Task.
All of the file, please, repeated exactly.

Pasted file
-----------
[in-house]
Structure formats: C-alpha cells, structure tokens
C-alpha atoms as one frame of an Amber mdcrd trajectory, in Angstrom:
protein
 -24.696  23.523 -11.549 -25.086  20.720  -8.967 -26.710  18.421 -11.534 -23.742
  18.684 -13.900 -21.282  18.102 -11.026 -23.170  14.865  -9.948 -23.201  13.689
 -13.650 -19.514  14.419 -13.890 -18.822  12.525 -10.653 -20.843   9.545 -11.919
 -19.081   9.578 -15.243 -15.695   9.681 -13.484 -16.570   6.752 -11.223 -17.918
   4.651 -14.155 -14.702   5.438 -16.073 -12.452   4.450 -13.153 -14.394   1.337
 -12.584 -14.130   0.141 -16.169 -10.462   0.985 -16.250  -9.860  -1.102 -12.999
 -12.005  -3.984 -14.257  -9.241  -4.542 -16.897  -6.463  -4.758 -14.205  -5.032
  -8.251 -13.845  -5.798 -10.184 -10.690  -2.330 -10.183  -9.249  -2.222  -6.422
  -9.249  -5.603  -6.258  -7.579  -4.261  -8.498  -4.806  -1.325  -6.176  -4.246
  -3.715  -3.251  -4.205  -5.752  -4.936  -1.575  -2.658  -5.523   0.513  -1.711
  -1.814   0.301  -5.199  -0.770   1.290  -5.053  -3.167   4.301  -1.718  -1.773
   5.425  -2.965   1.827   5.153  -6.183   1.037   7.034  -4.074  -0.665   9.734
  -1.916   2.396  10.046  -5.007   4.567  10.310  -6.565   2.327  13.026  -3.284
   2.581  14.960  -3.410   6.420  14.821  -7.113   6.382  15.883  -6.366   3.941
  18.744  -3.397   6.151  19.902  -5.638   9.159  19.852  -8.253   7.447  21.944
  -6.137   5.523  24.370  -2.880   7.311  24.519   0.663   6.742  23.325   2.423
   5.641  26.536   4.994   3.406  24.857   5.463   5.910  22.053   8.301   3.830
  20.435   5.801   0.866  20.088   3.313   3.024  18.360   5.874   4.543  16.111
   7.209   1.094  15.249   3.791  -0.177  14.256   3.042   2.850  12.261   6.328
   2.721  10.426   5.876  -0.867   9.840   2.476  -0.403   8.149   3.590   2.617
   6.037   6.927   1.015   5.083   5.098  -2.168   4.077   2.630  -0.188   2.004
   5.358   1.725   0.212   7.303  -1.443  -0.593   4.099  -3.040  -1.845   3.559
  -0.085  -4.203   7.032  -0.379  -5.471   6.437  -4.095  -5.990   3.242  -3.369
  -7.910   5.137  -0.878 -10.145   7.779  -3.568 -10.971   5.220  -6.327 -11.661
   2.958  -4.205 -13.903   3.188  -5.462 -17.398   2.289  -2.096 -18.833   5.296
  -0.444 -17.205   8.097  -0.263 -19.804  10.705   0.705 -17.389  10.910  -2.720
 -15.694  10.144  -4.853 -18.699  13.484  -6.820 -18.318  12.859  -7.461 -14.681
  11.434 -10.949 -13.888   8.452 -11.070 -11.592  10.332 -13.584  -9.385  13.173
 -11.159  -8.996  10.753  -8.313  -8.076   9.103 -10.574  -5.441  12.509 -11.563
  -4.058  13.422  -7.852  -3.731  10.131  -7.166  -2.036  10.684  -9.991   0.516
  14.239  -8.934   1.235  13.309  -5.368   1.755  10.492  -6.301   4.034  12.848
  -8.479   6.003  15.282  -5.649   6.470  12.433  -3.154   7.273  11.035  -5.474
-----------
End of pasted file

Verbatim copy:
[in-house]
Structure formats: C-alpha cells, structure tokens
C-alpha atoms as one frame of an Amber mdcrd trajectory, in Angstrom:
protein
 -24.696  23.523 -11.549 -25.086  20.720  -8.967 -26.710  18.421 -11.534 -23.742
  18.684 -13.900 -21.282  18.102 -11.026 -23.170  14.865  -9.948 -23.201  13.689
 -13.650 -19.514  14.419 -13.890 -18.822  12.525 -10.653 -20.843   9.545 -11.919
 -19.081   9.578 -15.243 -15.695   9.681 -13.484 -16.570   6.752 -11.223 -17.918
   4.651 -14.155 -14.702   5.438 -16.073 -12.452   4.450 -13.153 -14.394   1.337
 -12.584 -14.130   0.141 -16.169 -10.462   0.985 -16.250  -9.860  -1.102 -12.999
 -12.005  -3.984 -14.257  -9.241  -4.542 -16.897  -6.463  -4.758 -14.205  -5.032
  -8.251 -13.845  -5.798 -10.184 -10.690  -2.330 -10.183  -9.249  -2.222  -6.422
  -9.249  -5.603  -6.258  -7.579  -4.261  -8.498  -4.806  -1.325  -6.176  -4.246
  -3.715  -3.251  -4.205  -5.752  -4.936  -1.575  -2.658  -5.523   0.513  -1.711
  -1.814   0.301  -5.199  -0.770   1.290  -5.053  -3.167   4.301  -1.718  -1.773
   5.425  -2.965   1.827   5.153  -6.183   1.037   7.034  -4.074  -0.665   9.734
  -1.916   2.396  10.046  -5.007   4.567  10.310  -6.565   2.327  13.026  -3.284
   2.581  14.960  -3.410   6.420  14.821  -7.113   6.382  15.883  -6.366   3.941
  18.744  -3.397   6.151  19.902  -5.638   9.159  19.852  -8.253   7.447  21.944
  -6.137   5.523  24.370  -2.880   7.311  24.519   0.663   6.742  23.325   2.423
   5.641  26.536   4.994   3.406  24.857   5.463   5.910  22.053   8.301   3.830
  20.435   5.801   0.866  20.088   3.313   3.024  18.360   5.874   4.543  16.111
   7.209   1.094  15.249   3.791  -0.177  14.256   3.042   2.850  12.261   6.328
   2.721  10.426   5.876  -0.867   9.840   2.476  -0.403   8.149   3.590   2.617
   6.037   6.927   1.015   5.083   5.098  -2.168   4.077   2.630  -0.188   2.004
   5.358   1.725   0.212   7.303  -1.443  -0.593   4.099  -3.040  -1.845   3.559
  -0.085  -4.203   7.032  -0.379  -5.471   6.437  -4.095  -5.990   3.242  -3.369
  -7.910   5.137  -0.878 -10.145   7.779  -3.568 -10.971   5.220  -6.327 -11.661
   2.958  -4.205 -13.903   3.188  -5.462 -17.398   2.289  -2.096 -18.833   5.296
  -0.444 -17.205   8.097  -0.263 -19.804  10.705   0.705 -17.389  10.910  -2.720
 -15.694  10.144  -4.853 -18.699  13.484  -6.820 -18.318  12.859  -7.461 -14.681
  11.434 -10.949 -13.888   8.452 -11.070 -11.592  10.332 -13.584  -9.385  13.173
 -11.159  -8.996  10.753  -8.313  -8.076   9.103 -10.574  -5.441  12.509 -11.563
  -4.058  13.422  -7.852  -3.731  10.131  -7.166  -2.036  10.684  -9.991   0.516
  14.239  -8.934   1.235  13.309  -5.368   1.755  10.492  -6.301   4.034  12.848
  -8.479   6.003  15.282  -5.649   6.470  12.433  -3.154   7.273  11.035  -5.474